The former President of the Republic of Ghana, Mr. John Dramani Mahama has stated that if elected, the National Democratic Congress (NDC) will ensure that all victims of the Ayawaso West Wuogon by-election violence are properly compensated.
The victims of the shooting event said they had not received any reimbursement from the government during a meeting with former President John Dramani Mahama.
Abdul-Razak Garba, a victim’s spokesperson, decried the fact that the victims and their families are struggling as a result of the traumatic experience.
“Despite the Emile Short Commission’s recommendation, the victims and their families have yet to be compensated for the harm they have suffered.”
He described how some of the assaulted victims had life-changing experiences, with some requiring additional surgeries, some becoming permanently handicapped, another suffering a stroke, and one dying as a consequence of internal bleeding caused by gunshot wounds.
Mr. Garba expressed the group’s gratitude to John Mahama for his compassion and for covering all of their medical expenses, including major procedures.
In his remarks, President Mahama expressed his condolences to the victims and their families. He also stated that he will continue to assist the members in any manner he can, but that it is the state’s responsibility to recompense the victims as advised.
Mr. Mahama was shocked by “the level of impunity” that “continues to define the Akufo-Addo and Bawumia governments,” adding that “impunity when unchecked leads to unbridled violence, which is why the killings of innocent Ghanaians at Ejura and Techiman occurred.”
“Regardless of how long it takes, the NDC will seek all conceivable means to guarantee that those who committed the crimes are prosecuted and the compensations due the victims are completely paid,” he stated.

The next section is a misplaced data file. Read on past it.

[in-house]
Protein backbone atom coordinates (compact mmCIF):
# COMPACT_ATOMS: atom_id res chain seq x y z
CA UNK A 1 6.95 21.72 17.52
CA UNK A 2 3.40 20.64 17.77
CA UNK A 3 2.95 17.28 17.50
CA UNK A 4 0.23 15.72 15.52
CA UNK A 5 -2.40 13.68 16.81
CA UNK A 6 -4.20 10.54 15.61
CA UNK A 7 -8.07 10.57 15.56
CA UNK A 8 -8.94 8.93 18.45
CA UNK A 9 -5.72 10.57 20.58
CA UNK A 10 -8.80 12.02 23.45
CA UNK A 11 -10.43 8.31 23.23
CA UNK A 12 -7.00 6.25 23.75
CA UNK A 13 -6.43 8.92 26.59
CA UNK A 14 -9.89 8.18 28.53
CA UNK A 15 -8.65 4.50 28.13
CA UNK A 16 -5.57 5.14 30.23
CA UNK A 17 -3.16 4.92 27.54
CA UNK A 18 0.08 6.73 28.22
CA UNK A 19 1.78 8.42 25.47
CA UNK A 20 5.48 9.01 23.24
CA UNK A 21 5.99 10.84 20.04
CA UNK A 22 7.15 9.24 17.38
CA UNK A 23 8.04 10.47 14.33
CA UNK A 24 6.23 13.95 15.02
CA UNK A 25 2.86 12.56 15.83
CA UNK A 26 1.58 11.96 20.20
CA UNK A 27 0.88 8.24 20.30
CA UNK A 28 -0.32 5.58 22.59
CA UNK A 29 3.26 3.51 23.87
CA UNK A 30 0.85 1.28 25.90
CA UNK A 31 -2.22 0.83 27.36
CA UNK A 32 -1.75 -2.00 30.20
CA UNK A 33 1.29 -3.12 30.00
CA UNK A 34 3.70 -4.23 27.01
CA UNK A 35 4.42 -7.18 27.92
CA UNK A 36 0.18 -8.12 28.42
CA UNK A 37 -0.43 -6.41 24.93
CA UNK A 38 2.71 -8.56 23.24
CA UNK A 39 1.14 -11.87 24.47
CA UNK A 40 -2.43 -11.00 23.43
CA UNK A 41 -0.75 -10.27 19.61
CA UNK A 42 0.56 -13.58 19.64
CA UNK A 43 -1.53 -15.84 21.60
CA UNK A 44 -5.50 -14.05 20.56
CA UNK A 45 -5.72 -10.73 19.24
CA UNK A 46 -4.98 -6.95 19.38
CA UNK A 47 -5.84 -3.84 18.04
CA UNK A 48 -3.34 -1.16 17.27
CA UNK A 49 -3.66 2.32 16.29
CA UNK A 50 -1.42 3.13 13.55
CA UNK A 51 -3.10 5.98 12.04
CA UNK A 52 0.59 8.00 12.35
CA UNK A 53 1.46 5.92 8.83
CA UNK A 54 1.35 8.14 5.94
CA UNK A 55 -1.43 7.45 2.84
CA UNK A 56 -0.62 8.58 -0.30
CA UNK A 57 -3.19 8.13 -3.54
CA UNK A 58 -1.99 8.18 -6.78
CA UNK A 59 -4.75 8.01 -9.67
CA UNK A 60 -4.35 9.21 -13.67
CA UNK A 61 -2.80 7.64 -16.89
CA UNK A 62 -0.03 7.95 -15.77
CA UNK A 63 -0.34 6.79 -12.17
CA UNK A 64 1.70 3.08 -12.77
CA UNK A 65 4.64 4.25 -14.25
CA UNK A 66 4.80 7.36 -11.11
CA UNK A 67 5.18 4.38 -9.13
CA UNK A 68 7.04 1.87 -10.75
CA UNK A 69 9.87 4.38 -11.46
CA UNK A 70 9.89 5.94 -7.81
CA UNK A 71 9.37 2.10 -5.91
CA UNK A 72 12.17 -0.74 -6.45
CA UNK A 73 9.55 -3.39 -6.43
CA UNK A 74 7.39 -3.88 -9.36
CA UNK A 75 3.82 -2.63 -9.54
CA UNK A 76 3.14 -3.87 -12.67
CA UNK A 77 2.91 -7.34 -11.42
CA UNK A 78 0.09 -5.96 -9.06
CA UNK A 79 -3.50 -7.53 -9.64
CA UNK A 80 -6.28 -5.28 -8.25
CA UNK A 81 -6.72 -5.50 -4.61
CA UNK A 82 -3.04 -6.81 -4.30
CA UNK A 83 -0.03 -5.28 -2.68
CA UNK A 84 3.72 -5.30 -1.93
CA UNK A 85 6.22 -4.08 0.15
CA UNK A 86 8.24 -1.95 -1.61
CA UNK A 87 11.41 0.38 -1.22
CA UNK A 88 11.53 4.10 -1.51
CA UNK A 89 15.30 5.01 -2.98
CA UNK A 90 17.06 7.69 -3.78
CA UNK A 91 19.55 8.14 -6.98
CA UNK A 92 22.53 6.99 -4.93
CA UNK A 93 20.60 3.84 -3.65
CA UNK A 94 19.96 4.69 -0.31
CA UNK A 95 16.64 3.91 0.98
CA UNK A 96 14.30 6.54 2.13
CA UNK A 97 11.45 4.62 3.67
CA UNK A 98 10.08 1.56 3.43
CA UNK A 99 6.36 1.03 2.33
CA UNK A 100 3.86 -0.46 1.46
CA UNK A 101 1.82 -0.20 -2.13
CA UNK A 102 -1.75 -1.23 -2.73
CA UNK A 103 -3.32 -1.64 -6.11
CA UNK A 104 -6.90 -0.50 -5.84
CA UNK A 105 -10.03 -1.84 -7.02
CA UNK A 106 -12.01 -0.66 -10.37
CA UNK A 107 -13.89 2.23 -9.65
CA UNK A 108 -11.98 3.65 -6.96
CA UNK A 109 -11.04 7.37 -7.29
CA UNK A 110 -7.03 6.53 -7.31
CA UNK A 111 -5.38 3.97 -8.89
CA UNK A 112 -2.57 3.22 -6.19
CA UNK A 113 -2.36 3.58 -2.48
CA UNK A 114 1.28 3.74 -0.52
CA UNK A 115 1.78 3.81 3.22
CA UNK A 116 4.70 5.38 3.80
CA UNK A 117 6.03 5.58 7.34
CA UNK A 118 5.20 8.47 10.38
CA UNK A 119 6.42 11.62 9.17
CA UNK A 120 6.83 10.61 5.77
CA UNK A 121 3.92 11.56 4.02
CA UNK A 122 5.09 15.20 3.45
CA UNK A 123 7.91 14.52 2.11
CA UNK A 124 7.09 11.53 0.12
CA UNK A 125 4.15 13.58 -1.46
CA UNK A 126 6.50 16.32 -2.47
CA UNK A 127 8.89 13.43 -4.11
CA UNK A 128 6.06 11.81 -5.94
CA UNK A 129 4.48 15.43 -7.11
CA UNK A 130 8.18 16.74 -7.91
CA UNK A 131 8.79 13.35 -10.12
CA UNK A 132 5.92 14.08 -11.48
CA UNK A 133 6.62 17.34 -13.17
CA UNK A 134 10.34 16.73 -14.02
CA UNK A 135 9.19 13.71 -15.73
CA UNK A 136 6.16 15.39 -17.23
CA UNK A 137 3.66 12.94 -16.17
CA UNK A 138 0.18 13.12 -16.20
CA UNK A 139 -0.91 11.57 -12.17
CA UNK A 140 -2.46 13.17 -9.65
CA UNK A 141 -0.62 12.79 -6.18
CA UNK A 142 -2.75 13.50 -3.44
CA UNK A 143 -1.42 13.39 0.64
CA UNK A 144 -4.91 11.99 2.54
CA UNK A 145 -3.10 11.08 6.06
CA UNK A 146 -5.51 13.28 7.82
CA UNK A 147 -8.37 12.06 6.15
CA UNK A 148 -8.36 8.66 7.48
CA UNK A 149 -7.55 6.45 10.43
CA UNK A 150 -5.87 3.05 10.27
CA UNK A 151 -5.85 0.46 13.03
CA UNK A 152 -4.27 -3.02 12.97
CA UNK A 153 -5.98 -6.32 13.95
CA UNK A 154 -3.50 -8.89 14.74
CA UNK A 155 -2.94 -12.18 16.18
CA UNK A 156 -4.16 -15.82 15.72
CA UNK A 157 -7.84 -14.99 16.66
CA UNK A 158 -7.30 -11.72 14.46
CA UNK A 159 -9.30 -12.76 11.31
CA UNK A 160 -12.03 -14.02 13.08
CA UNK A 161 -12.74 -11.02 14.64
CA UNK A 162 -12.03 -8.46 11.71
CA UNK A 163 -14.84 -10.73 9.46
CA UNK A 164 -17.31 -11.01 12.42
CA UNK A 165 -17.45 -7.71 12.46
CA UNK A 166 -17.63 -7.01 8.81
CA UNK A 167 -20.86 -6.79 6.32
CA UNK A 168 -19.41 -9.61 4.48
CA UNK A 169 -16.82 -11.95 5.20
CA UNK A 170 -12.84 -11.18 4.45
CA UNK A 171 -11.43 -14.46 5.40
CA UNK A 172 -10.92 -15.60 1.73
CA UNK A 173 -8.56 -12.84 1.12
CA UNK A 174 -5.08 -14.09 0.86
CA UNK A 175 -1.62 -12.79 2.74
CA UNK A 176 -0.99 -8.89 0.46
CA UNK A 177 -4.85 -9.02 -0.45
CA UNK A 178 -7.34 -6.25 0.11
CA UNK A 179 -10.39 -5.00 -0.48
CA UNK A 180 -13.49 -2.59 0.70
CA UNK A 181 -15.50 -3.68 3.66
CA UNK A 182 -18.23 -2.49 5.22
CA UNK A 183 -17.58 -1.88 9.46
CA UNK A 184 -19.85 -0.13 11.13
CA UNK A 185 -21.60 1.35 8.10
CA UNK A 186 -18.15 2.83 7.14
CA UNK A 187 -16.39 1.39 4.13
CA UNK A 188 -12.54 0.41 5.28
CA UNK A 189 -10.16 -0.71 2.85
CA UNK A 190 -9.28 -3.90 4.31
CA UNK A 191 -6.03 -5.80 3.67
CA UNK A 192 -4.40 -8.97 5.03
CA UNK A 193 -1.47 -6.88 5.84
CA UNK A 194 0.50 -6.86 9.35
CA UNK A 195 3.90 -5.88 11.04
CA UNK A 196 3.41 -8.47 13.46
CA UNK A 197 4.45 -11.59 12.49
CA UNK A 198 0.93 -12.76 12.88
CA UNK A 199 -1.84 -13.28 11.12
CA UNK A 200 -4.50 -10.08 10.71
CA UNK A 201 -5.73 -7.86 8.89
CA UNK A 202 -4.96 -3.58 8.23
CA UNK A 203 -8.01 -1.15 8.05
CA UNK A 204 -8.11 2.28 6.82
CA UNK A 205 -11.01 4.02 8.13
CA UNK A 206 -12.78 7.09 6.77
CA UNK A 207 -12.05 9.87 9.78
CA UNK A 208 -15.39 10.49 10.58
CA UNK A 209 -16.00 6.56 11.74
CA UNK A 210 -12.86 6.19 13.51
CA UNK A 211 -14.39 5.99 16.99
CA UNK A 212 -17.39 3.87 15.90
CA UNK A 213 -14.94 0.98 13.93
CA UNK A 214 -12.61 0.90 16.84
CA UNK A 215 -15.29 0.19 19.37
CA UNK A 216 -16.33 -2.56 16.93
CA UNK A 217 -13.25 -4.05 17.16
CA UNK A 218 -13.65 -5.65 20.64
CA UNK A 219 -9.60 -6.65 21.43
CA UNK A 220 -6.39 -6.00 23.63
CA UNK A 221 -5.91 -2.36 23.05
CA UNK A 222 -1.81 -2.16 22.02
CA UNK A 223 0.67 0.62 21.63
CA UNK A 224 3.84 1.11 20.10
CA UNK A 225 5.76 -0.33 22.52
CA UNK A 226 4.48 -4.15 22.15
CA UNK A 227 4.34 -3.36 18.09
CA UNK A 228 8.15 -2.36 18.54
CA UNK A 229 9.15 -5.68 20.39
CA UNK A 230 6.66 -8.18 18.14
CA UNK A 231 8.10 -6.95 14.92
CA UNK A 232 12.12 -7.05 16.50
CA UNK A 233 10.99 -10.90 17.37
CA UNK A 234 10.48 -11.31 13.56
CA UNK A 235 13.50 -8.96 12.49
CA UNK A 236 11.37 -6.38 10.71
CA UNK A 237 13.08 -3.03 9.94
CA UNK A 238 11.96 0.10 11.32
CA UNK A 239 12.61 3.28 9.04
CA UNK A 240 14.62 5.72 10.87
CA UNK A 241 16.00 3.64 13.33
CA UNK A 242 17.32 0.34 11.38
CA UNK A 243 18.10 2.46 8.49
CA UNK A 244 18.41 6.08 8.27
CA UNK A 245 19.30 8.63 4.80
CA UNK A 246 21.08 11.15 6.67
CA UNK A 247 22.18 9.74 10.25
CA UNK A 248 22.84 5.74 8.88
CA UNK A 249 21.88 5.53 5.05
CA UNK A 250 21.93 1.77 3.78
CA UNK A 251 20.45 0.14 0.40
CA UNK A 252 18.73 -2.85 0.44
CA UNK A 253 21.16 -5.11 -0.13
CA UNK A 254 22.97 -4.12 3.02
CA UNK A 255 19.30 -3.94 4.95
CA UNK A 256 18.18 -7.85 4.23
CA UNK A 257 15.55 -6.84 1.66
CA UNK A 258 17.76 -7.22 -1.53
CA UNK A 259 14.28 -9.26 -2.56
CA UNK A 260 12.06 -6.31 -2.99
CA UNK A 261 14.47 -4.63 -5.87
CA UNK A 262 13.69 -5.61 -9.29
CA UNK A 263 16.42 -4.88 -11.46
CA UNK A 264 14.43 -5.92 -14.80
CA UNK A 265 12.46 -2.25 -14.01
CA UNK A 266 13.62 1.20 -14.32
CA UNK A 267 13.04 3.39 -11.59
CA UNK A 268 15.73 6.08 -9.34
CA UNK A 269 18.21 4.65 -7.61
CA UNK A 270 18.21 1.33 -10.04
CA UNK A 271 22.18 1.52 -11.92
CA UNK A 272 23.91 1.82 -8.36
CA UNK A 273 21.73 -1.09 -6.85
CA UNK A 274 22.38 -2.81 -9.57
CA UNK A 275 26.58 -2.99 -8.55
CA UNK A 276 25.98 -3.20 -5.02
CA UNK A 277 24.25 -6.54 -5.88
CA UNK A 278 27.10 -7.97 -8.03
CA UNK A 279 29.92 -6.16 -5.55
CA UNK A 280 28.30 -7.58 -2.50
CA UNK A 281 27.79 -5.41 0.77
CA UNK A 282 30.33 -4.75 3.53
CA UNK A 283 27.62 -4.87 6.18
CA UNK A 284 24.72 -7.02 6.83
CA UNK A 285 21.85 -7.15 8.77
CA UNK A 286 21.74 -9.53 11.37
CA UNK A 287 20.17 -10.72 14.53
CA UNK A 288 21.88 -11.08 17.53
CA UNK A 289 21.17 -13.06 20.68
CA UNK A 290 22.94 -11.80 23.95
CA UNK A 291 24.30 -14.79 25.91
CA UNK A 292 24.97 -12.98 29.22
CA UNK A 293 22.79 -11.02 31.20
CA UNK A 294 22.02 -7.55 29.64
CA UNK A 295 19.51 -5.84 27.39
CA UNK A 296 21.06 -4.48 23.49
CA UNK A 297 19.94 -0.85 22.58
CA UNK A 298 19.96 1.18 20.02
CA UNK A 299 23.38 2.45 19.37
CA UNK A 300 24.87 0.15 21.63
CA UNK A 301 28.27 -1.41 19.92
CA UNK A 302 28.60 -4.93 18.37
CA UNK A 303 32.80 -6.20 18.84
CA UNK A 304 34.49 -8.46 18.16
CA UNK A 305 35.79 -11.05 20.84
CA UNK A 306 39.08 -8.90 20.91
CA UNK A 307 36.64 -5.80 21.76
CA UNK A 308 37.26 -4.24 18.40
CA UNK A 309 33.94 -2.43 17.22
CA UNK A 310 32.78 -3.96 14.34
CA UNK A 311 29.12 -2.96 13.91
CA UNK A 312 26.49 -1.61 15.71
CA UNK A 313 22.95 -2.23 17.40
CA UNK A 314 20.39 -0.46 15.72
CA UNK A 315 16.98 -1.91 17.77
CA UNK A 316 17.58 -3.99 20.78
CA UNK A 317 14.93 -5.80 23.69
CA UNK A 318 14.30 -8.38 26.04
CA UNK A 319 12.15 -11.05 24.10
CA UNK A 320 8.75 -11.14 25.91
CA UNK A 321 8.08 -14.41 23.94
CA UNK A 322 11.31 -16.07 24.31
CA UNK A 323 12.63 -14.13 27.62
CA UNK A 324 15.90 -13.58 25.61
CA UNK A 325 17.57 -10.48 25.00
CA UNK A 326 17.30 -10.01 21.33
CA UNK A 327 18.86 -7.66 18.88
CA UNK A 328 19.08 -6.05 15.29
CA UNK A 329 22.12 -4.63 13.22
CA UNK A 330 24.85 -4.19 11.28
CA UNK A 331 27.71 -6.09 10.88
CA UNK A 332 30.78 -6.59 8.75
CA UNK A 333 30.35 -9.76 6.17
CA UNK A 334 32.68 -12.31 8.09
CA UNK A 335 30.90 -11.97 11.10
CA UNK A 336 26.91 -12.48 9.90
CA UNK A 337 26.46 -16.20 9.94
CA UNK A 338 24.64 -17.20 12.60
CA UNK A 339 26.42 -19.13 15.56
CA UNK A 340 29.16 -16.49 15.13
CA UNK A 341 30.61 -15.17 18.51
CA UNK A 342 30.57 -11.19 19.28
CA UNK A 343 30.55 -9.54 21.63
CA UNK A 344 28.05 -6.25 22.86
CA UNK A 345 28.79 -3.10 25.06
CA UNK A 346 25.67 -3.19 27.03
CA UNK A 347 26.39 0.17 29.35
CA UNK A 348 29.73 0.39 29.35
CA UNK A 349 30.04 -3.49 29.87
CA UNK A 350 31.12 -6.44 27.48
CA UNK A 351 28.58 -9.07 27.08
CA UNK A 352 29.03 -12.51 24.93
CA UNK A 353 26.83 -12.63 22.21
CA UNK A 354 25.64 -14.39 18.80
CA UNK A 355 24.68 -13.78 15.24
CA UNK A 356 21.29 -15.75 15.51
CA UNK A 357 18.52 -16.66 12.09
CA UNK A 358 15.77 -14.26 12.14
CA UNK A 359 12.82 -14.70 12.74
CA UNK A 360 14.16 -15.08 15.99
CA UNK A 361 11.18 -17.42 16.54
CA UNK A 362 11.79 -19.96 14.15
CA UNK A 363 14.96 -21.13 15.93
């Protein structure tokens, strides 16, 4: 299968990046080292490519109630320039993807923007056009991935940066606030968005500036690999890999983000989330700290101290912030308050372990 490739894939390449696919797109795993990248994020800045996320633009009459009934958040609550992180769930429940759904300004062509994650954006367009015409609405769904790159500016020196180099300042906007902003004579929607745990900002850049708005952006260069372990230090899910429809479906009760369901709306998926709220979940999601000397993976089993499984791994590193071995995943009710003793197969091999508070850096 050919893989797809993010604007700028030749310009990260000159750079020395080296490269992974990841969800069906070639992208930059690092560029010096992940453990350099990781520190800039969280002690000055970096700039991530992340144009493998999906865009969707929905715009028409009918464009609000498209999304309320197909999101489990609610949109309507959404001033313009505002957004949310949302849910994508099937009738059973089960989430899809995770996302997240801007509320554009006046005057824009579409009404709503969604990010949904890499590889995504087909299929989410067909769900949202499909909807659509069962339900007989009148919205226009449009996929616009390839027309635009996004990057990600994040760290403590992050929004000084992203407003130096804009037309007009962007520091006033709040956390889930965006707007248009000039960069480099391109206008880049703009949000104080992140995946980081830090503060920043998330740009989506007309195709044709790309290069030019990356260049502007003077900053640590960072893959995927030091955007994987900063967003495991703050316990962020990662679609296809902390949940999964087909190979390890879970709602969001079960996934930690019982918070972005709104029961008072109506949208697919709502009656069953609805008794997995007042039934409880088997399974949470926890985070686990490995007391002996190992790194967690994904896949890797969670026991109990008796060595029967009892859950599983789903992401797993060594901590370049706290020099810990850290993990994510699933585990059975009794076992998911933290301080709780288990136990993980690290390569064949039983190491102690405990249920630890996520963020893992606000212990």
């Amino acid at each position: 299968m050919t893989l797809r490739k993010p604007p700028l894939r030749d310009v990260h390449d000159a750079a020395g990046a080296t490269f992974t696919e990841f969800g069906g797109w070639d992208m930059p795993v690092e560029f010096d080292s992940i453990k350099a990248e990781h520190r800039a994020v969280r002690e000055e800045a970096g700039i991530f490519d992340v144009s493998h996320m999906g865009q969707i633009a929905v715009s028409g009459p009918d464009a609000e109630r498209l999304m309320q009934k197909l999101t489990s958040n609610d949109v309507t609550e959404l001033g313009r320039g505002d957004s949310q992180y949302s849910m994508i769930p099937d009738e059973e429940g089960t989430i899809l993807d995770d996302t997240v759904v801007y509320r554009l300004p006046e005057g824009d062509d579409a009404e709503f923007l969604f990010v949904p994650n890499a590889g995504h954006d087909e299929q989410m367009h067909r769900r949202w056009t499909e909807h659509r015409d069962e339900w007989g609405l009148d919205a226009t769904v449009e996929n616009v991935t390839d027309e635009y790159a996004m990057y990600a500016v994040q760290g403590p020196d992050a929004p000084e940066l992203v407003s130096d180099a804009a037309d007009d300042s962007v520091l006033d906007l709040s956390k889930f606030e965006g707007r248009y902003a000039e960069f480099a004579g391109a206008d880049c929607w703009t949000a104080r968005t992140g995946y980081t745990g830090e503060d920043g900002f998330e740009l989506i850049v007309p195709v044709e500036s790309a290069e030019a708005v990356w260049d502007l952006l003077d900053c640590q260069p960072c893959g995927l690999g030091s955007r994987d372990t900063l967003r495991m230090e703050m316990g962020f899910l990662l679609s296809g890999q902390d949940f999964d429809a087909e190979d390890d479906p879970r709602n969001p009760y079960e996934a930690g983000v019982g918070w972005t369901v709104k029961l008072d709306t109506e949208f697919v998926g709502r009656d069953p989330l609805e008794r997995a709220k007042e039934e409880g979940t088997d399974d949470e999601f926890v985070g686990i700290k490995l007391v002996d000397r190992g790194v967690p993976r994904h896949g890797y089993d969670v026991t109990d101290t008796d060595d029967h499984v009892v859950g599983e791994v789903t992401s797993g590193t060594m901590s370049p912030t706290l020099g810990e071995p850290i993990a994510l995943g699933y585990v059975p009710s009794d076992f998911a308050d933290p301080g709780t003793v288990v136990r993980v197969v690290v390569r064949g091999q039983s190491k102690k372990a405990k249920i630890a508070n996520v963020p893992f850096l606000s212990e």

He went on to say, “Ghana must not forget what transpired.”
Following a gunshot incident at the polls, the NDC withdrew from the Ayawaso West Wuogon by-election.
On camera, masked men were seen assaulting individuals who did not resist arrest. The males, who were fully armed, were also seen with several police officers.
The Emile Short Commission of Inquiry was tasked with “doing a full, faithful, and impartial inquiry into the circumstances of, and establish the facts leading to, the events and accompanying violence that happened during the Ayawaso West Wuogon by-election,” among other things.
The Commission heard testimony from key witnesses in the case, including Sam George, Member of Parliament for Ningo Prampram; DSP Samuel Azugu, Commander of the National Security SWAT squad; and Delali Kwasi Brempong, then-NDC Parliamentary candidate.
Approximately the course of three weeks, the Commission questioned over 20 other witnesses and persons of interest.
Following its study, the commission presented its findings to the President in the form of a report.
Among the recommendations made by the Emile Short Commission was that victims of violence be compensated for their losses.
In its White Paper, the administration rejected a number of the recommendations.